Nehru: The Invention of India
Simon and Schuster, 17/10/2011 - 304 من الصفحات
“Tharoor writes with shrewd wit and cautious ambivalence about Nehru, whom he admires as the Thomas Jefferson of India...[an] engaging short biography.” —Publishers Weekly
Shashi Tharoor delivers an incisive biography of the great secularist who—alongside his spiritual father, Mahatma Gandhi—led the movement for India’s independence from British rule and ushered his newly independent country into the modern world. The man who would one day help topple British rule and become India’s first prime minister started out as a surprisingly unremarkable student. Born into a wealthy, politically influential Indian family in the waning years of the Raj, Jawaharlal Nehru was raised on Western secularism and the humanist ideas of the Enlightenment. Once he met Gandhi in 1916, Nehru threw himself into the nonviolent struggle for India’s independence, a struggle that wasn’t won until 1947. India had found a perfect political complement to her more spiritual advocate, but neither Nehru nor Gandhi could prevent the horrific price for independence: partition. This fascinating biography casts an unflinching eye on Nehru’s heroic efforts for, and stewardship of, independent India and gives us a careful appraisal of his legacy to the world.
“A good summing up of Nehru’s triumphs and failures...Tharoor’s style is smooth and pleasant.” —The New York Times Book Review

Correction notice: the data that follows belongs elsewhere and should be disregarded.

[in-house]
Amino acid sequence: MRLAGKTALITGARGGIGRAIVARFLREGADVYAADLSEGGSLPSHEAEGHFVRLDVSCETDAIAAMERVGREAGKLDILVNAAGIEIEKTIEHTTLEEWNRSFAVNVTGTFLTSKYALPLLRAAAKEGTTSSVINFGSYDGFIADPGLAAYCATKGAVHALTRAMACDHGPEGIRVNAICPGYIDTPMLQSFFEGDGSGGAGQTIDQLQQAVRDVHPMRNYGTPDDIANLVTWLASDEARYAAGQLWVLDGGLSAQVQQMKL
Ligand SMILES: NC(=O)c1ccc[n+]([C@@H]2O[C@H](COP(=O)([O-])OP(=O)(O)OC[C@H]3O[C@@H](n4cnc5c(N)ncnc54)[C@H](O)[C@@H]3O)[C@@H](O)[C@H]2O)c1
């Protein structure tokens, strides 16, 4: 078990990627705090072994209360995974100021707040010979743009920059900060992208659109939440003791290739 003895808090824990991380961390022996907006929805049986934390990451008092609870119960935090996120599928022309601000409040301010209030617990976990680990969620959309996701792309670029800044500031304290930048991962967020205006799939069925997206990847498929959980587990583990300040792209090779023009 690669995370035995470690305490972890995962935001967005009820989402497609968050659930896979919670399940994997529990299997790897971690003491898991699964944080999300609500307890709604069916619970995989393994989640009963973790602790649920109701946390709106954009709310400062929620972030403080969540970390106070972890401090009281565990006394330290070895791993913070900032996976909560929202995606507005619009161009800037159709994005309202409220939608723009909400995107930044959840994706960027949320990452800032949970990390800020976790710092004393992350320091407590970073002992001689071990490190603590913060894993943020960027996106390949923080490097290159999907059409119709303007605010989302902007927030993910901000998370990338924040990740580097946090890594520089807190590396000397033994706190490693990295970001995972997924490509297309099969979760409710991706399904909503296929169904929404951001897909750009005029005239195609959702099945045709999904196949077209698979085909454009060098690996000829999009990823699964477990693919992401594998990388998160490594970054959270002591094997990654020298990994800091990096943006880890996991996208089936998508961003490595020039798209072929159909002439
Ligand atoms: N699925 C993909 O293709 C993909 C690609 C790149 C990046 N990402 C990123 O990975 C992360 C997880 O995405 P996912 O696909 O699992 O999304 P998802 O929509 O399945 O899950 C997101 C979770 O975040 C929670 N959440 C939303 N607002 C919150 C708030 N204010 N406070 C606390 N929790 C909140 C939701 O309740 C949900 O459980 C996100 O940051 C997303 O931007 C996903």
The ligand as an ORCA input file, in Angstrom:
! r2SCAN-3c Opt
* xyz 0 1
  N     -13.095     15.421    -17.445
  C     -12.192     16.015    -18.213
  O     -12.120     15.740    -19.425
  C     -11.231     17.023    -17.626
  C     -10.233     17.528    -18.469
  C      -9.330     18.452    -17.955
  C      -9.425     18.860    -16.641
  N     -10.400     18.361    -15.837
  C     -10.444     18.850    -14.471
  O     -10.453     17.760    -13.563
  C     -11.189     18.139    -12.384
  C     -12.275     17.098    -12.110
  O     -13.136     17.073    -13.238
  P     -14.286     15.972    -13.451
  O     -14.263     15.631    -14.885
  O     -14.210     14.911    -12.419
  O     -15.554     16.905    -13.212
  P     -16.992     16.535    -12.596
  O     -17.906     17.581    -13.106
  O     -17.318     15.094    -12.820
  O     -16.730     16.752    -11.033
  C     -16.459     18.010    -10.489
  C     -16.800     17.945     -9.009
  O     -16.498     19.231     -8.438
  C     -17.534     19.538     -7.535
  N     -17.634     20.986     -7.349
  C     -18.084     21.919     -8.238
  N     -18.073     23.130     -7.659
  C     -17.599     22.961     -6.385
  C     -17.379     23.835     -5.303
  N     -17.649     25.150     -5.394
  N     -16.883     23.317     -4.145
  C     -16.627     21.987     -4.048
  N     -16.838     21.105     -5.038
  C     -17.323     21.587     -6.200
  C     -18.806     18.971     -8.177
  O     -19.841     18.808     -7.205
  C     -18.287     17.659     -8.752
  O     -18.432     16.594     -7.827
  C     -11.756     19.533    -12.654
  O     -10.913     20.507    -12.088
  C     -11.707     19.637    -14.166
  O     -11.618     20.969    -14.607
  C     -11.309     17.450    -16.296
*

“How Tharoor achieves such lucidity along with scholarly exigence is absolutely remarkable.” —Nadine Gordimer, winner of the Nobel Prize for Literature
النتائج 1-5 من 22
seven-year-old January 1889, or so the story goes, Motilal Nehru, a twentylawyer from the north Indian city of ... Motilal's own brother Nandlal Nehru then died at the age of forty-two, leaving to Motilal the care of his widow and seven ...
He also luxuriated in the pampering of parents whose affluence grew with the mounting success of Motilal Nehru's legal career. In a pattern well-known in traditional Indian life, where wives received very little companionship from their ...
It was no accident, for instance, that Motilal's chief household retainer was a Muslim, Munshi Mubarak Ali. Jawaharlal learned a great deal from him: “With his fine grey beard he seemed to my young eyes very ancient and full of old-time ...
(There is another photograph of mother and son: this time, Jawaharlal is in Indian clothes, and Motilal is absent.) It was at about this time that an episode occurred that Jawaharlal would recall for decades afterward.
of Motilal's four sons to fail to outlive his infancy. Two years later, on November 2, 1907, the last of Jawaharlal Nehru's siblings, another sister, Krishna, emerged. The older of the two girls was nicknamed “Nanhi,” or “little one” in ...
ما يقوله الناس - كتابة مراجعة
Nehru: the invention of Indiaمعاينة المستخدمين - Not Available - Book Verdict
In this nonscholarly but nicely written account of Jawaharlal Nehru, Indian freedom fighter and India's first prime minister, senior UN official Tharoor offers a balanced interpretation, touching on ... قراءة التقييم بأكمله